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Decking the Halls with Tara Guérard

Decking the Halls with Tara Guérard
December 2016
The renowned event planner and entrepreneur shares her secrets for a cozy, memory-making get-together that she swears any other working parent can pull off with finesse—and ease

Nationally, Tara Guérard is known as one of the country’s top event maestros—her Tara Guérard Soirée has appeared on best planner lists from Vogue, Harper’s Bazaar, Martha Stewart Weddings, and more. But here in Charleston, the mom of three is known as a fun-loving hostess who combines old-school Holy City etiquette with a vivacious personality and her own brand of covetable panache.

What’s her secret? With all the flourish her for-hire affairs boast, her answer might surprise you: true sentiment. At the heart of a good party, Tara says, is catching up with close friends and enjoying each other’s company. “And there’s no better time for that than the holidays,” she adds, “or a better place than Charleston. Being a small town, we still have that close-knit feeling.”

To host an easy, intimate soirée for you and yours, Tara has a few suggestions. For starters, lean on your existing holiday décor to dress your gathering with festive flair. Next, keep your refrigerator and pantry stocked with cheeses, nuts, and crackers, and your bar packed with essentials. Want specifics and a fail-safe setup like hers that makes entertaining at the drop of a hat (well, let’s say with 24-hour notice) a cinch? Read on.

Tara’s Tips

Skip the paper (and paperless) invites. Tara may own the letterpress stationer Lettered Olive, but she says that for an informal gathering of 20 or fewer guests, phone calls make the best, least hassle, most personal invitations. 
Brush up on your besties. Who has food allergies? Drinks only this or that? Know your pals’ preferences and you can make them feel at home in your home.
Be a music maker. Set the mood with good tunes; a go-to holiday album: The A Charlie Brown Christmas soundtrack.
Get your glow on. Lower dimmers for a flattering, cozy glow. Don’t have them installed? After 6 p.m., use lamps and candles instead. And no matter what, she advises, skip LEDs.
Opt for greens. Evergreen garlands, wreaths, and boughs are her favorite long-lasting decorating materials.


Drinks on the House: 
Build the best bar cart with a little forethought

Smart Cart: Tara found her vintage 1950s glass-and-brass bar cart at an antiques shop here in town. (Her favorite local spots are Antiques of South Windermere and Antiques Market in Mount Pleasant.) For glassware, she loves to mix vintage stemware—even if it’s a partial set—with newer pieces, like the Marta collection from CB2 ($1.50-$2.50). “I don’t usually put out my William Yeoward, other than at smaller dinner parties, because if a guest or I broke a $150 glass, I’d get depressed!” laughs Tara. “But a $1.50 one? No problem.”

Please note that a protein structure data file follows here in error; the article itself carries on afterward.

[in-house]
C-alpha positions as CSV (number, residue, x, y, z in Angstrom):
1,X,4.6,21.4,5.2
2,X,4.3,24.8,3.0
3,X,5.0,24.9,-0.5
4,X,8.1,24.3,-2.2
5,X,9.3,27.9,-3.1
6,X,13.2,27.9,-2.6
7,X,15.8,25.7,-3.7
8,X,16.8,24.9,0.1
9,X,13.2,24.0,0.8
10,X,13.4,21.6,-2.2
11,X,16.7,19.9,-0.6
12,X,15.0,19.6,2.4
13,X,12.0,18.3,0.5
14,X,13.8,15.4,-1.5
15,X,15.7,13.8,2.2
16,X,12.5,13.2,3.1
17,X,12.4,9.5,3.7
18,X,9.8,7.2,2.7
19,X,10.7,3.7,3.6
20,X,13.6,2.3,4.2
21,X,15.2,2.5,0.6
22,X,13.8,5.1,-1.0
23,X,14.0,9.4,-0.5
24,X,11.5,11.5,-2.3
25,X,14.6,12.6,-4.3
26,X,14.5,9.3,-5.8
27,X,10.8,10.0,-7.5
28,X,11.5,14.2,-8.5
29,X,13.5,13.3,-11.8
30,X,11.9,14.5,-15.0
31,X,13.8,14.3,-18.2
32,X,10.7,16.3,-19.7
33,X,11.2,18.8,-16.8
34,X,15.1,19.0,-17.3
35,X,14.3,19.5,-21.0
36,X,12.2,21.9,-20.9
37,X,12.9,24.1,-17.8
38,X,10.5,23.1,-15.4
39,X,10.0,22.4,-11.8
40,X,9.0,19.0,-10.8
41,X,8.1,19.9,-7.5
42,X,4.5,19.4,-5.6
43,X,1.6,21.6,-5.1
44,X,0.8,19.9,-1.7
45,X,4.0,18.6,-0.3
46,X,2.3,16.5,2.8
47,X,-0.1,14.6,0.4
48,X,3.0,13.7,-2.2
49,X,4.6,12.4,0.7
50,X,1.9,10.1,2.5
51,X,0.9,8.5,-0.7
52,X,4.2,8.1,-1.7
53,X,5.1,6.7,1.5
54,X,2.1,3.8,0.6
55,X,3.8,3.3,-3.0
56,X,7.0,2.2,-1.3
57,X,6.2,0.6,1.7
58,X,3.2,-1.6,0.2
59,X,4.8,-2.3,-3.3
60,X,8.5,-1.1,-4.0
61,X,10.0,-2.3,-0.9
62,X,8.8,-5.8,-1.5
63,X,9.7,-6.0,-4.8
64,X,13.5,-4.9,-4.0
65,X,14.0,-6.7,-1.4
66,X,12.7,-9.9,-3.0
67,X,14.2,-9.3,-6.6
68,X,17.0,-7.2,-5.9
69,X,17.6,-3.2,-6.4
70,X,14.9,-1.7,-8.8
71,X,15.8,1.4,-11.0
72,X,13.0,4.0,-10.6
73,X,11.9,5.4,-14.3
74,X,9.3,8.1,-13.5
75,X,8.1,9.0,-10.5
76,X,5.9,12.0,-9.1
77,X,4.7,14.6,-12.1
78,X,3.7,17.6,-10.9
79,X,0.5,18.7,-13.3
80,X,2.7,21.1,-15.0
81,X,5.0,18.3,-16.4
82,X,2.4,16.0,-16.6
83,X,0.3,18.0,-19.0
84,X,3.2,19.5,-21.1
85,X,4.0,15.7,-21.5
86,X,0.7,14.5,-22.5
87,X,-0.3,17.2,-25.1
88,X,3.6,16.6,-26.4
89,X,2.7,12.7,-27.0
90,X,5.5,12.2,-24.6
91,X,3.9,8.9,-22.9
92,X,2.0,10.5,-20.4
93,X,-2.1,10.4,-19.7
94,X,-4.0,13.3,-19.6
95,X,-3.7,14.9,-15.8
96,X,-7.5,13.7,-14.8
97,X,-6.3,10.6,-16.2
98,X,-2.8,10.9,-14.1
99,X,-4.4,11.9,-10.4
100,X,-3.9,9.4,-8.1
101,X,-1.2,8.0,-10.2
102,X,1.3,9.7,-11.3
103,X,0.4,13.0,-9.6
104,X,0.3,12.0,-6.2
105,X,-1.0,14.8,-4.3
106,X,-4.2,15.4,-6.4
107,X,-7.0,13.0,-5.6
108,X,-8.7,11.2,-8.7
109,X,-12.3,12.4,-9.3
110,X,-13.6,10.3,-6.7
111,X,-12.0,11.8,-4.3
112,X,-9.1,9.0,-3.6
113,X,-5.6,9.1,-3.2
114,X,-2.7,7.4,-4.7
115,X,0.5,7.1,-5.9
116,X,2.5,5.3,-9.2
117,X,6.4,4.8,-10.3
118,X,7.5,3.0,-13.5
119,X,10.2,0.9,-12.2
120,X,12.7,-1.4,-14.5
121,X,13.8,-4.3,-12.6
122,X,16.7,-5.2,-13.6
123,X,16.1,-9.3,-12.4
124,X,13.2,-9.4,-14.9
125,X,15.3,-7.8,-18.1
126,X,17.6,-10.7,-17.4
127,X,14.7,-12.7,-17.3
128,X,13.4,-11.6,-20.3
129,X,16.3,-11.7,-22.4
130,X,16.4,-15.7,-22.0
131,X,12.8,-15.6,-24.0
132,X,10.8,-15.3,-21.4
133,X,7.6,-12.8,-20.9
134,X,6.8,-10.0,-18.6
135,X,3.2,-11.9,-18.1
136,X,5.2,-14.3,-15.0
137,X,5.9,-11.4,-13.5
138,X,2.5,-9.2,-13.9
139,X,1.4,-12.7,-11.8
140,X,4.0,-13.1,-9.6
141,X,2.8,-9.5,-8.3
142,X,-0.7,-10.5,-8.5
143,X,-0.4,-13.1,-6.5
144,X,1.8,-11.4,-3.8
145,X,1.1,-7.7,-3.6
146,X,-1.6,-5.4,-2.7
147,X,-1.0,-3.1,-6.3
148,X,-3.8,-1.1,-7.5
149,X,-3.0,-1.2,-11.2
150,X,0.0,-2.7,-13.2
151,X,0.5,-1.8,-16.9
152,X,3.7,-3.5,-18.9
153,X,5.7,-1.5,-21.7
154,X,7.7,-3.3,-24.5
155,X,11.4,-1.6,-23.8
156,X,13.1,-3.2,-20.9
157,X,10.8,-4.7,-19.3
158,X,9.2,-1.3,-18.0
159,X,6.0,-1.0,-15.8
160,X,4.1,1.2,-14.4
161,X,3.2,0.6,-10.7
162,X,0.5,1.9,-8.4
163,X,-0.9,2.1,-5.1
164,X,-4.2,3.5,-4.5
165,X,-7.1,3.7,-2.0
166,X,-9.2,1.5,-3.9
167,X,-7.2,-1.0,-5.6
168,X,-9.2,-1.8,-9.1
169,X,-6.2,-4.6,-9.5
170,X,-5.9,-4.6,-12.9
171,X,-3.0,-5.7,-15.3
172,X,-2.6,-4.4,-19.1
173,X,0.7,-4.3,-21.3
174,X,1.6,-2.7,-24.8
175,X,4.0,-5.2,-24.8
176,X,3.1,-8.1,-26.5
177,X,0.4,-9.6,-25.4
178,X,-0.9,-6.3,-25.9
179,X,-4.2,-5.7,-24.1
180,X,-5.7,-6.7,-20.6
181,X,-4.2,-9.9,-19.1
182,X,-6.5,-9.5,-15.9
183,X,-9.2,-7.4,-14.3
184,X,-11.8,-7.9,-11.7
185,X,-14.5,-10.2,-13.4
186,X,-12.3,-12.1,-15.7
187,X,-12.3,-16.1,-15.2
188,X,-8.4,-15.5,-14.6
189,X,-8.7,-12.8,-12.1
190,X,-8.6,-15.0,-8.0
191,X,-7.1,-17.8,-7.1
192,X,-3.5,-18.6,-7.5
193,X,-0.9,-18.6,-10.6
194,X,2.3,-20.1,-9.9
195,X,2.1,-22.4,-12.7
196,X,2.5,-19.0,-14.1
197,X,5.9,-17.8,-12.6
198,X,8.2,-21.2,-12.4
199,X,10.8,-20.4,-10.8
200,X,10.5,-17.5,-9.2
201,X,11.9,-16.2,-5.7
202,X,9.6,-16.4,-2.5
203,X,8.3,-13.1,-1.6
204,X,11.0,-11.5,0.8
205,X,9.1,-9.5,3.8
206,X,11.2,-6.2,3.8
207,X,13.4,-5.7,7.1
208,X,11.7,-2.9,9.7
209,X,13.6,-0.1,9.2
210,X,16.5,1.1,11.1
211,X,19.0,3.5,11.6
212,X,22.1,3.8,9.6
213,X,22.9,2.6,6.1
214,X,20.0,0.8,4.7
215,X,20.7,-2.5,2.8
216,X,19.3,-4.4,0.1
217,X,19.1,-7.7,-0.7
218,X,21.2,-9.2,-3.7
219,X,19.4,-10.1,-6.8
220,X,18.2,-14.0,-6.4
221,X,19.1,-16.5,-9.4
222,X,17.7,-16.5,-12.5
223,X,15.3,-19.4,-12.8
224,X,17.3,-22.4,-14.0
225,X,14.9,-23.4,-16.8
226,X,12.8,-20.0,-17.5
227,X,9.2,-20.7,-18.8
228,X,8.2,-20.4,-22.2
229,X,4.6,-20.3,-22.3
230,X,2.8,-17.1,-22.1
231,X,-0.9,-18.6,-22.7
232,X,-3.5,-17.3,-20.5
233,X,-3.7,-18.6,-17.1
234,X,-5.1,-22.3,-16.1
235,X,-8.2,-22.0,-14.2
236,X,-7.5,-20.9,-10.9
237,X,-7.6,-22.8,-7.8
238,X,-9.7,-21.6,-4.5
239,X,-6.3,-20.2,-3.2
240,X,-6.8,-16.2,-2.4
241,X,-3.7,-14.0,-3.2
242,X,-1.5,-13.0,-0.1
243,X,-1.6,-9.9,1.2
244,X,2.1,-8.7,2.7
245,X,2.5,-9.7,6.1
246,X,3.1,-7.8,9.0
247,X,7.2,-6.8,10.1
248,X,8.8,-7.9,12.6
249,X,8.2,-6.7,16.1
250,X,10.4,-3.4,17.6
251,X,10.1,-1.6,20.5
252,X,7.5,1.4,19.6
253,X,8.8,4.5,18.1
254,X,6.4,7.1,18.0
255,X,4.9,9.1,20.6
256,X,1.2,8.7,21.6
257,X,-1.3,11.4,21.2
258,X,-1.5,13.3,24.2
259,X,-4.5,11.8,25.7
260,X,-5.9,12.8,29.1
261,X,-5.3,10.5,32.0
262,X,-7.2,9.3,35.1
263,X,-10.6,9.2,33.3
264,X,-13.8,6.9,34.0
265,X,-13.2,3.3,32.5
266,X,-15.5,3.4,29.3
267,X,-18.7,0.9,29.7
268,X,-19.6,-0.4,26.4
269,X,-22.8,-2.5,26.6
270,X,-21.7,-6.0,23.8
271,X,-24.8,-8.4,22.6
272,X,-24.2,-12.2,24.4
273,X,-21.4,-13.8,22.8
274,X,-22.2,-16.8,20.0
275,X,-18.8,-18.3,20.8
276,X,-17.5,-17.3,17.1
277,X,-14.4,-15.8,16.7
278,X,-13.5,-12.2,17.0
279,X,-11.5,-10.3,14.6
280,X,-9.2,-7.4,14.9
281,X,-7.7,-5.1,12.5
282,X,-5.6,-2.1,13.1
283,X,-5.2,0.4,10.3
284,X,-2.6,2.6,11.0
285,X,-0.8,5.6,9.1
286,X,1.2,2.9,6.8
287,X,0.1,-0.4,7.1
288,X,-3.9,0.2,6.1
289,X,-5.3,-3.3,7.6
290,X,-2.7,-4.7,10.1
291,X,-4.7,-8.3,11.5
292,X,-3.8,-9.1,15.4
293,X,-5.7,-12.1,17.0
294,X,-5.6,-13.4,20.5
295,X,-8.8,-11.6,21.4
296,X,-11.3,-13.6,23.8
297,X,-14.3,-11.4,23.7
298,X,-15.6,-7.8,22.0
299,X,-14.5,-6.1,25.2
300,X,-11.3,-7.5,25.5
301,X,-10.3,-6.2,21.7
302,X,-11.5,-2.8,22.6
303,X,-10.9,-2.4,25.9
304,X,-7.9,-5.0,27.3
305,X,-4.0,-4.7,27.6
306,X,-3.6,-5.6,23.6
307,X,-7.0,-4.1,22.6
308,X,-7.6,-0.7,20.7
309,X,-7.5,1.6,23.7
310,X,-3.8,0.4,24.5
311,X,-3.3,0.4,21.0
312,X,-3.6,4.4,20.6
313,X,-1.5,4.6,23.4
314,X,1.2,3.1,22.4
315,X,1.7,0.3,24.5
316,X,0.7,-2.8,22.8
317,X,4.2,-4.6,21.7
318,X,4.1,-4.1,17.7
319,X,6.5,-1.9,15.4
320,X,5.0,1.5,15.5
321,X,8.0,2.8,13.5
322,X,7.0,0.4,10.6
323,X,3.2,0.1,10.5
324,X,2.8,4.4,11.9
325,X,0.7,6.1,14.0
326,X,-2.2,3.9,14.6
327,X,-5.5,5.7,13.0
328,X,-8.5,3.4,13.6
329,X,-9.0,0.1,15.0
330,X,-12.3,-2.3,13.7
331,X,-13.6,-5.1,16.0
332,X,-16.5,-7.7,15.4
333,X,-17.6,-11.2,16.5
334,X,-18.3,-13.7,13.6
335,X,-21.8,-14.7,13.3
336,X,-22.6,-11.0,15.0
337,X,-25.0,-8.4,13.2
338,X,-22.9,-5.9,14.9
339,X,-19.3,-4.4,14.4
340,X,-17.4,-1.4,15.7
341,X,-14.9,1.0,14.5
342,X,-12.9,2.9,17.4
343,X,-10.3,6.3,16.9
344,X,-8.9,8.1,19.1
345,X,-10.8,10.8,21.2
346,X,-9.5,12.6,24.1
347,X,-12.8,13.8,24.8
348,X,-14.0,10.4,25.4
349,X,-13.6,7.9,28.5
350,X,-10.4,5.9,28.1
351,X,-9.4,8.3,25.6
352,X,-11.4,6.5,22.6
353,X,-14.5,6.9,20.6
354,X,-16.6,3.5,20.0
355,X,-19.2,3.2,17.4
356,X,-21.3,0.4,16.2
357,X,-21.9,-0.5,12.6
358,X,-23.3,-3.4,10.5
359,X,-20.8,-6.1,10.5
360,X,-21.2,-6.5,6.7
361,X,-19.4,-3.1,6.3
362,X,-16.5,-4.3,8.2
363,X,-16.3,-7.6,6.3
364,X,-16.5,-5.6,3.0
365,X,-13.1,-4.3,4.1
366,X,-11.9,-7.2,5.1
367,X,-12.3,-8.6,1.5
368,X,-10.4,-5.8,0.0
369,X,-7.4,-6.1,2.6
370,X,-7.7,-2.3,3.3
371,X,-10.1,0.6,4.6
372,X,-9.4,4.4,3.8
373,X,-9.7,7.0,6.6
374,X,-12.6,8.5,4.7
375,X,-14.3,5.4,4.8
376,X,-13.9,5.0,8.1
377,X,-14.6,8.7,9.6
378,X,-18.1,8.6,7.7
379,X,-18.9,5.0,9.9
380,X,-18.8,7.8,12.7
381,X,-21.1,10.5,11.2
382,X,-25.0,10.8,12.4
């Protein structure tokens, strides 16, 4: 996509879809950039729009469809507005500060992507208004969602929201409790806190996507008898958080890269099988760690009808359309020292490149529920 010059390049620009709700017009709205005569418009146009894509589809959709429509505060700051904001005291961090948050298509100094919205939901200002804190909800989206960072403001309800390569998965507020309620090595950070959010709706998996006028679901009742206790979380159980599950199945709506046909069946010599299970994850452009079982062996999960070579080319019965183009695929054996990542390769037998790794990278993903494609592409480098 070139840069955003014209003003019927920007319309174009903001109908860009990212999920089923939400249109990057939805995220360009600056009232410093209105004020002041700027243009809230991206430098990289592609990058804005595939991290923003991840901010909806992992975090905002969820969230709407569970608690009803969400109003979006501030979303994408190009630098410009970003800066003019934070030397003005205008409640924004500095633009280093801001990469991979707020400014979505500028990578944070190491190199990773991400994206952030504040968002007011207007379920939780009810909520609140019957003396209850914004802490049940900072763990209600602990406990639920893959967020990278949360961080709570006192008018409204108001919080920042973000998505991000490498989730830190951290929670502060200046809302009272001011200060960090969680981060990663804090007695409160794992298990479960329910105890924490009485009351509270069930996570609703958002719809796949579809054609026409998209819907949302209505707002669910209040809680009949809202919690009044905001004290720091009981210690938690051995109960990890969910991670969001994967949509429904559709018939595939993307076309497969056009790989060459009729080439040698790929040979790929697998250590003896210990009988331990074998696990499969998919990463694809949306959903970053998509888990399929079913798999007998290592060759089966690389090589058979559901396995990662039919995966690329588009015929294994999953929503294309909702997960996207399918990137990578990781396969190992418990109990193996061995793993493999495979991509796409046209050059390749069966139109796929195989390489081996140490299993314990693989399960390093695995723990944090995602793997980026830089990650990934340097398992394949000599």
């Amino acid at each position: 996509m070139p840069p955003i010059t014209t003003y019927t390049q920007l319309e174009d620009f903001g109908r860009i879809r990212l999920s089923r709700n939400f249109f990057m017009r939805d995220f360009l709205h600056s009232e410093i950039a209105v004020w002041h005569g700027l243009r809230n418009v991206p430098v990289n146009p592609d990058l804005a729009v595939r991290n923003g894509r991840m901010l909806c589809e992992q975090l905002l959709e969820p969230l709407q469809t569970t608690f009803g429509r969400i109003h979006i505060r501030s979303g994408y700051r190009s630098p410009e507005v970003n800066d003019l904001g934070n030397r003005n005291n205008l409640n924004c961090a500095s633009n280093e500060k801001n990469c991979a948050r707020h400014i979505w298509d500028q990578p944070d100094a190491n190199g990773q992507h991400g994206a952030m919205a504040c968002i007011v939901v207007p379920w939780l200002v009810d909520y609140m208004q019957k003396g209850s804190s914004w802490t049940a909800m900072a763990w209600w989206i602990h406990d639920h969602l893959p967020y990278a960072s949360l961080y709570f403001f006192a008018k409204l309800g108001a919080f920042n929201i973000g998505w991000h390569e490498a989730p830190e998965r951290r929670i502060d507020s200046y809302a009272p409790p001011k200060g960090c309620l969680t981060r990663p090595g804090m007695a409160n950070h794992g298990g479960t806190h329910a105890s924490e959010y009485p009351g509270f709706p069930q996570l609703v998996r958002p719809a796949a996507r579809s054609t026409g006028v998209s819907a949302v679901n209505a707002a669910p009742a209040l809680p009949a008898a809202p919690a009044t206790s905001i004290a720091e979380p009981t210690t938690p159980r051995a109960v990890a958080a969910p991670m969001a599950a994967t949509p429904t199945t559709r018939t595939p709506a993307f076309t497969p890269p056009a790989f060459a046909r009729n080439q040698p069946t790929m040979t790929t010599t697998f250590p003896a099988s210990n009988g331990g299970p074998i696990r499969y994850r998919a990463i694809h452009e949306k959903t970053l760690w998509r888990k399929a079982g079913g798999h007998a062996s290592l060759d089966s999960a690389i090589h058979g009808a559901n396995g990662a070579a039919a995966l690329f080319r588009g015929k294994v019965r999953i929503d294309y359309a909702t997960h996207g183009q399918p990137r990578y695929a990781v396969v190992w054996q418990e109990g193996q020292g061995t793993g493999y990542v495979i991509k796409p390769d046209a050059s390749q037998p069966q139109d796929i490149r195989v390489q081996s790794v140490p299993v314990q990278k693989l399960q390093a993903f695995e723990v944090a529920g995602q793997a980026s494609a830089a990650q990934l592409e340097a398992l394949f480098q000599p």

“A drink in hand makes a happy guest,” says Tara, who started off in the hospitality world ordering vino for a local restaurant before switching to an event-staffing position elsewhere. That mix—knowing what to serve and the ins-and-outs of service—is a hallmark of her seamless events. And as for food versus beverage? “I’m more worried about running out of drinks than food,” she says.

Tippling Tips

Stock up. Check out the must-haves for a home bar below.
Keep things cozy. “Make sure there’s enough comfortable seating and surfaces to place drinks.”
Greet guests and offer them a drink as they enter. “I usually put my husband, Russell, on this,” Tara says. “Always get a beverage in their hands first, before food, before anything else. It doesn’t matter what it is—liquor, tea, seltzer—giving someone something to hold always makes them relax.”
Help them help themselves. Ask guests their drink preference, serve them the first one, then show them the bar so they can pour their own thereafter.
Know what your friends like. “I have a friend who only drinks tequila, another who prefers Bud Light, and a couple whose favorite champagne is Veuve Clicquot,” says Tara. When they come over and I offer them those, everyone feels a little special knowing their drinks are there. Everyone gets to feel the party is a little about them, which makes for comfortable, happy guests.”
Have a backup bar. “Have one bottle of each of the basics then backup seconds stashed away,” says Tara regarding smaller get-togethers.
Be mindful. Appoint a friend-bartender to keep an eye on the ice bucket and refill as needed. Same goes for lemons and limes.
Go for cute. Quaint mixer or seltzer bottles make a sea of liquor bottles look more personal, Tara says.

What’s on Tap
In cool weather, Tara suggests having more brown liquor on hand, while in the summer, clear liquor tends to be most popular. Add beer (regular and light varieties); white and red wines; champagne; mixers, soda, and sparkling water; ice in a bucket; shakers, a bottle opener, and a fine hand towel; cut lemons and limes; and nuts (pecans in winter; roasted or boiled peanuts in summer). “And don’t forget linen cocktail napkins!”


Savory Rules
Satiate one and all with a simple, well-appointed charcuterie platter

STYLE & SUBSTANCE: While Tara leaves plating garnishes to her cheesemongers (she loves the sprigs of rosemary and colorful pickled vegetables and dried fruits Goat.Sheep.Cow. adds), she has a few handy accents herself. Pomegranates, she says, are long-lasting holiday décor that you can pick up inexpensively at the grocery store. Another grocery find? Saga blue cheese from Harris Teeter. “It’s inexpensive, delicious, and one of my favorites,” she notes. As for toasting bread, she only crisps day-old fare. “When it’s fresh, enjoy it fresh,” she suggests.